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Girls Inc. National Receives $2 Million To Reduce Girls' Risk of Involvement in Juvenile Justice System

Girls Inc. received a $2 million, two-year grant from the Office of Juvenile Justice and Delinquency Prevention (OJJDP) to support the Girls Inc. Bold Futures Mentoring Program, which will serve girls at increased risk of juvenile delinquency and victimization. Part of the OJJDP’s Mentoring Opportunities for Youth Initiative, the grant funds support organizations as they strengthen and/or expand their existing mentoring activities.

Bold Futures supports the well-established history of Girls Inc. providing long-lasting, trusting mentoring relationships to help girls navigate gender, economic, and social barriers. Girls in high-risk communities face stunning exposure to violence, victimization, and sexual assault. Without adequate support, victims too often become offenders -- girls responding to trauma and environmental violence with behaviors that result in their involvement in the juvenile justice system.

Girls Inc. will offer weekly group mentoring programs at 15 Girls Inc. locations in high-need communities across 12 states. Over the two-year period, Girls Inc. will serve approximately 1,800 girls ages 9 to 14, providing consistent, in-depth experiences designed to strengthen girls’ coping skills, reduce risk factors, minimize entry/re-entry into the juvenile justice system, and increase family engagement.

“We know that mentoring is the single most important factor in preventing risky behaviors in youth,” said Judy Vredenburgh, President and CEO of Girls Inc. “This grant will significantly expand our capacity to help girls build the knowledge and skills necessary to cope with violence and trauma in their world – as we continue to simultaneously advance our public policy and advocacy efforts to create lasting, systemic change.”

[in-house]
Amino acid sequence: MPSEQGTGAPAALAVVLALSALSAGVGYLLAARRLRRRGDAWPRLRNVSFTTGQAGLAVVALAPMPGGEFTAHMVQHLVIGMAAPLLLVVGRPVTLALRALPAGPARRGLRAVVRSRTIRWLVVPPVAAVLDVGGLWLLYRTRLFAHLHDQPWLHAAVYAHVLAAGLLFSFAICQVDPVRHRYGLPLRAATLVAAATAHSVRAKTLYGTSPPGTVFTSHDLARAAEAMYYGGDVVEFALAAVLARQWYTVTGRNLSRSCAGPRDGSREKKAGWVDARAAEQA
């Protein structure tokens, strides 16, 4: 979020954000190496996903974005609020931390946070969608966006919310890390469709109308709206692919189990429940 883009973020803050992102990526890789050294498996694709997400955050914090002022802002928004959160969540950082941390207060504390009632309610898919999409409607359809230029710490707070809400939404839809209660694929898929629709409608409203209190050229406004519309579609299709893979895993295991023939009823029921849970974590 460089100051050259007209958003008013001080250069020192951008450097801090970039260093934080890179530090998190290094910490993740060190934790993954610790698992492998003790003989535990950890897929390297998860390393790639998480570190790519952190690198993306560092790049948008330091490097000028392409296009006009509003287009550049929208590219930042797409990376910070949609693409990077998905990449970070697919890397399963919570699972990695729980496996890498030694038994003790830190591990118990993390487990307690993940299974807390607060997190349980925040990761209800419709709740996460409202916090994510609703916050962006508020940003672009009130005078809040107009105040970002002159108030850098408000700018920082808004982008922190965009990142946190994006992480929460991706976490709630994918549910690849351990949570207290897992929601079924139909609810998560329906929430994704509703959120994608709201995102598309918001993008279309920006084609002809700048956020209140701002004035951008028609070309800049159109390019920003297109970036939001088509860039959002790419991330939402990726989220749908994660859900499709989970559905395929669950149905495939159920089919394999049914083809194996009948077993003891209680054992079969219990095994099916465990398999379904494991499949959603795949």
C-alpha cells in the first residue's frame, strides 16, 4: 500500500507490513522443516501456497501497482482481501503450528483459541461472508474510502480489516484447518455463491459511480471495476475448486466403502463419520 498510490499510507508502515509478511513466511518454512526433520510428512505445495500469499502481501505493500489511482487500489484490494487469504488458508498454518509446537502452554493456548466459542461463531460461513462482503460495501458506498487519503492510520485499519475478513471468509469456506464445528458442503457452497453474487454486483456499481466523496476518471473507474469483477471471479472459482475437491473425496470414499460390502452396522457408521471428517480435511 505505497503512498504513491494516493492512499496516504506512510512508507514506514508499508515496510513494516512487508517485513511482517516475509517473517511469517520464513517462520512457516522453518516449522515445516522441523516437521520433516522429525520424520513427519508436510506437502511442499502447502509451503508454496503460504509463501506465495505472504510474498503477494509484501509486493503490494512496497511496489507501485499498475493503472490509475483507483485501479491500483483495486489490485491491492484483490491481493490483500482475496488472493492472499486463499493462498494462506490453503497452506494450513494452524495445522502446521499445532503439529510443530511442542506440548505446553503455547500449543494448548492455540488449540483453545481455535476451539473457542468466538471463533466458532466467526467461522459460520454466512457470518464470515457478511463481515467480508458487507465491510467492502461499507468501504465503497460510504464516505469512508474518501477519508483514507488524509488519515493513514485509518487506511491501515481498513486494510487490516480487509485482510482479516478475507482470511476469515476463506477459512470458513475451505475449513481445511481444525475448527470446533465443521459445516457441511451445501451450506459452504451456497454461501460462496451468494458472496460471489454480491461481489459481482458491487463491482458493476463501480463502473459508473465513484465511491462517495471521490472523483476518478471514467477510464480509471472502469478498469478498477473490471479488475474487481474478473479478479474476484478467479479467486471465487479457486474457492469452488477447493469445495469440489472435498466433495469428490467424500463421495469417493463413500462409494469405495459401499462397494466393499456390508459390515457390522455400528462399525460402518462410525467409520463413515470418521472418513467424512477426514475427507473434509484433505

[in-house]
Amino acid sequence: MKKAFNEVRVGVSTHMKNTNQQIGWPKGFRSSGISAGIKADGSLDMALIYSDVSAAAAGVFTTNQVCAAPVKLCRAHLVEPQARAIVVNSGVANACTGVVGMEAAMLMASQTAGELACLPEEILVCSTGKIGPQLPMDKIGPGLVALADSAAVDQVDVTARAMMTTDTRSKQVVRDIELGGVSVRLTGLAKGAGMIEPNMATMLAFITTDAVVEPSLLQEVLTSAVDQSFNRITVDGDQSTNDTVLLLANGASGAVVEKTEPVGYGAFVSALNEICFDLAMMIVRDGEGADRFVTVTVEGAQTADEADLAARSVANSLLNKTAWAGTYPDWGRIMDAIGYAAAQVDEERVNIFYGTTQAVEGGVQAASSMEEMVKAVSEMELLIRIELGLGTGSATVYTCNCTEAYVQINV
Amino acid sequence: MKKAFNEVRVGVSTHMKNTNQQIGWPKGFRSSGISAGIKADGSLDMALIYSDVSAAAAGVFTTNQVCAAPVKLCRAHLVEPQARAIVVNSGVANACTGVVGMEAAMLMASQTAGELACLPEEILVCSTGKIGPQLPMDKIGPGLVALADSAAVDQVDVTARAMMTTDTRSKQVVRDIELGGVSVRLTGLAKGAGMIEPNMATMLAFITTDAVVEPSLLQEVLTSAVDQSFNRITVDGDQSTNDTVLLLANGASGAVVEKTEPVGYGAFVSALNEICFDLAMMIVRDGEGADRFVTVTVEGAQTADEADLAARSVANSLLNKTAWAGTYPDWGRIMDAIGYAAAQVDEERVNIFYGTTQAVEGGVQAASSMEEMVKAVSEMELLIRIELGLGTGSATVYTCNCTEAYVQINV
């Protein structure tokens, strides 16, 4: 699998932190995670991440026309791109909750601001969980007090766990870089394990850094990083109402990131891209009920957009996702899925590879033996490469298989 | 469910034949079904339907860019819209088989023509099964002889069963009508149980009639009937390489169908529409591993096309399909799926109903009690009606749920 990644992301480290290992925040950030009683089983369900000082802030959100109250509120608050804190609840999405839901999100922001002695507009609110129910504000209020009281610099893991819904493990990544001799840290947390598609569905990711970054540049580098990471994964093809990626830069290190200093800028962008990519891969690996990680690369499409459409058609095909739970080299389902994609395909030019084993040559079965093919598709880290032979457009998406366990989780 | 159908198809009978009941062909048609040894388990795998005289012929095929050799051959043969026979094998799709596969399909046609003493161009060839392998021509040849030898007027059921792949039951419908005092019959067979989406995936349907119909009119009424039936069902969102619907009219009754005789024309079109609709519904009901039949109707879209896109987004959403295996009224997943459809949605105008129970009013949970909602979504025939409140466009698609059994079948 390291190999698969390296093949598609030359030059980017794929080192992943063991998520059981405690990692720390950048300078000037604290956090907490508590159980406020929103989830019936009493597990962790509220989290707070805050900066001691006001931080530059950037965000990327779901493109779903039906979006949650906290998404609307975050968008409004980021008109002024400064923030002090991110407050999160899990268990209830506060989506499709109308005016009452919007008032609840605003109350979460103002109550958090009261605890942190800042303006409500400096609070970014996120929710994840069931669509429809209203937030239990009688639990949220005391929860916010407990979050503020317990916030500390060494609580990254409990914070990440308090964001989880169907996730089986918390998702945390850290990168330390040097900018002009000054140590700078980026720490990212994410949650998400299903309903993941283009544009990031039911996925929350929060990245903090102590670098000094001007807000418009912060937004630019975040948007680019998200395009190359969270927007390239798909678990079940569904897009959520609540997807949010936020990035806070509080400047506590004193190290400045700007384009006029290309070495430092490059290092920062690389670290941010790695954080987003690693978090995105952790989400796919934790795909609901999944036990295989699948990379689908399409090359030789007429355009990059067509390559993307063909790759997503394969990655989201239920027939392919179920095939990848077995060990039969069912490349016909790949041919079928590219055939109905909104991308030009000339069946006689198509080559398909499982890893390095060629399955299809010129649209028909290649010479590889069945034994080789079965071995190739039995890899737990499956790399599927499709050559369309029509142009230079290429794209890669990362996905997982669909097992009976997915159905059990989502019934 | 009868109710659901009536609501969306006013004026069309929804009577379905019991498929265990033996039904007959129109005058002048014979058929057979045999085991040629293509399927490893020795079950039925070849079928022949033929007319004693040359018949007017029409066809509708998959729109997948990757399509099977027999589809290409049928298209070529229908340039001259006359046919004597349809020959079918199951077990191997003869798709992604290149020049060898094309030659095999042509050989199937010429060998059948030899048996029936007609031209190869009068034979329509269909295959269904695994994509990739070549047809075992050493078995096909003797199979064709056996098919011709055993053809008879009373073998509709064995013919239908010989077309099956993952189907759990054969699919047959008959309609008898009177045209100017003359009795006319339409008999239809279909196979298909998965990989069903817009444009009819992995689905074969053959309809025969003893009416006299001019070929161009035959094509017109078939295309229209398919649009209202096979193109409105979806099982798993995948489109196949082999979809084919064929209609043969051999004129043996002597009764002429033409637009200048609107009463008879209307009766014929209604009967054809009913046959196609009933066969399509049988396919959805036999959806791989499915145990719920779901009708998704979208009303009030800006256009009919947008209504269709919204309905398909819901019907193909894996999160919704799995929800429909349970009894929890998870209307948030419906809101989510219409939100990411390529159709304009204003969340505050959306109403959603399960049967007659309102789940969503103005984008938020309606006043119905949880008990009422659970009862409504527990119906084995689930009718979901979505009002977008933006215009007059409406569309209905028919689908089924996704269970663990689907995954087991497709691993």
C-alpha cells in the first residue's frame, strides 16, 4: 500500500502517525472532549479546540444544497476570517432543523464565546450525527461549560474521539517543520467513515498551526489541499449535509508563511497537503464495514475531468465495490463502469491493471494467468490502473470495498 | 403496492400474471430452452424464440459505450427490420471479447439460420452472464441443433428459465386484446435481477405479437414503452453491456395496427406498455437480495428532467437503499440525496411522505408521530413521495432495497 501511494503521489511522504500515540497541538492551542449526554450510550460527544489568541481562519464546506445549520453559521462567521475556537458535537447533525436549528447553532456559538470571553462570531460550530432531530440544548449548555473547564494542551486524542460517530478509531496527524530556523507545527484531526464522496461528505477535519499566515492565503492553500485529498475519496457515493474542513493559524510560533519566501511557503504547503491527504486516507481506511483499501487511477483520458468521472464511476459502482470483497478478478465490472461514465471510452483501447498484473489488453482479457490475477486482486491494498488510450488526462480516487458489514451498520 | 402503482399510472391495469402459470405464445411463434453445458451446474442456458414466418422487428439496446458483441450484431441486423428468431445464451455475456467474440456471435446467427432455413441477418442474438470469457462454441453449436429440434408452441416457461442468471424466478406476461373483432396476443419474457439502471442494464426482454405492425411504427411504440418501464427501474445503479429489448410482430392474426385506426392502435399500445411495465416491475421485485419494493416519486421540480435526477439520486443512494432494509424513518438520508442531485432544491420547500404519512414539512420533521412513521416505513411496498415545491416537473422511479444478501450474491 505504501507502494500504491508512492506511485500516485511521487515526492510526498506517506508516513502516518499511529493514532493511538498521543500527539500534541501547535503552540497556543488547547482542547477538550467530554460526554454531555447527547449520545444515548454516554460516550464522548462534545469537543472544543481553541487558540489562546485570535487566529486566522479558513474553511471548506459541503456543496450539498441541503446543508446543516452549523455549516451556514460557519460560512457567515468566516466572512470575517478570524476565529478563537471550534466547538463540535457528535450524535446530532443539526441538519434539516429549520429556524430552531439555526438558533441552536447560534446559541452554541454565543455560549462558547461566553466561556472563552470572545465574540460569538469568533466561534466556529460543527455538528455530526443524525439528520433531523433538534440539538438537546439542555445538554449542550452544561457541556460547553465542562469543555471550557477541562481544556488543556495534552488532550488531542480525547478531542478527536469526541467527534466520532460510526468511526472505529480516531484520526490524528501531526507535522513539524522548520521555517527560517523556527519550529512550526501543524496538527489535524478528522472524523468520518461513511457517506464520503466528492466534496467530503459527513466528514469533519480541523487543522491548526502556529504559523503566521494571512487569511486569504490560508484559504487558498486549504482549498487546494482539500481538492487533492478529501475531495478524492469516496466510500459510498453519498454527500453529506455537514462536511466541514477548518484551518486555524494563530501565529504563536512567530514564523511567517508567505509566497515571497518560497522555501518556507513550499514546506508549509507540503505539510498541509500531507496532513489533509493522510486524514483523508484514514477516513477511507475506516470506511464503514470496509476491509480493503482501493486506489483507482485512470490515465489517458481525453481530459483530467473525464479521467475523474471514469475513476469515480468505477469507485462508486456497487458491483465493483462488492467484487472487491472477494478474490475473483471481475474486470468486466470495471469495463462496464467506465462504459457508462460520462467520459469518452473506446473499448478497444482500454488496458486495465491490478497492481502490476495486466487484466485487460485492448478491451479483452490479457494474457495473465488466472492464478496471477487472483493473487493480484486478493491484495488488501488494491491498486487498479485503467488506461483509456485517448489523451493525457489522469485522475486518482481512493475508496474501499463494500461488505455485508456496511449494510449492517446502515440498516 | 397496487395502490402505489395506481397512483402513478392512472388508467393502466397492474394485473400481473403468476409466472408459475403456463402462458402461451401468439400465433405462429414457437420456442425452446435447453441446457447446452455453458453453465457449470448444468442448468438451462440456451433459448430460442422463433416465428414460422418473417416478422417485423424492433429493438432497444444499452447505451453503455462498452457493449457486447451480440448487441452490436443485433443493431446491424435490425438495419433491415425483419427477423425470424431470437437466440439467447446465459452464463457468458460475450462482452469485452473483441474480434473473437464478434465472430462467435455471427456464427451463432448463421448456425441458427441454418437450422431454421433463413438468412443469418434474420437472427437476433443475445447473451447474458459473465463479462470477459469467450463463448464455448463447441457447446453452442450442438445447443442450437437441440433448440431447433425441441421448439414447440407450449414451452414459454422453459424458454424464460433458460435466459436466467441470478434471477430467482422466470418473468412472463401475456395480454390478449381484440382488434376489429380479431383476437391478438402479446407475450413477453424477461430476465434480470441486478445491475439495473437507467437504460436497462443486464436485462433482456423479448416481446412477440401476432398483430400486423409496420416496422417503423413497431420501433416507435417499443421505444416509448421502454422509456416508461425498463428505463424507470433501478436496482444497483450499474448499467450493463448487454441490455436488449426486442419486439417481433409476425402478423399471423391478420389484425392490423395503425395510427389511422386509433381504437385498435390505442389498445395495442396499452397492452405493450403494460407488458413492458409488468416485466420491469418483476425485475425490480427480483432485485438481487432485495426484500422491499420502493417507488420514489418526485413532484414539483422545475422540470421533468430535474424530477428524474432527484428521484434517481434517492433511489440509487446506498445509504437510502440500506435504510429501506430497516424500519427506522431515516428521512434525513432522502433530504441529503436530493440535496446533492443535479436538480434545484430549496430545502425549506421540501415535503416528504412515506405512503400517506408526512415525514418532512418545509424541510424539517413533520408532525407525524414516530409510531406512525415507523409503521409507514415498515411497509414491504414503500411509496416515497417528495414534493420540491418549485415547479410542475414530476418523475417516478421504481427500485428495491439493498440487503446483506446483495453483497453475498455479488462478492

Increased services and funding comes at a critical time. While overall rates of juvenile arrest and detention have decreased since the 1990s, girls have not shown the same improvements as boys. In 1992, one in five juveniles arrested was a girl (20 percent); in 2012, that rate grew to one in three (29 percent). At all stages of the juvenile justice process, girl involvement has increased and disproportionately so for girls of color from low-income communities.

Through Bold Futures, Girls Inc. aims to equip girls with the guidance, support and skills to be engaged in school, build healthy relationships with peers and family, and reduce negative and high-risk behaviors. The desired outcome is to reduce the number of girls entering the juvenile justice system and ensure that girls who have experienced trauma get the services they need to heal and succeed.

Bold Futures will become a model program implemented across the larger, 82-affiliate Girls Inc. network and will be shared with other organizations in multiple states to strengthen juvenile justice prevention efforts nationwide.

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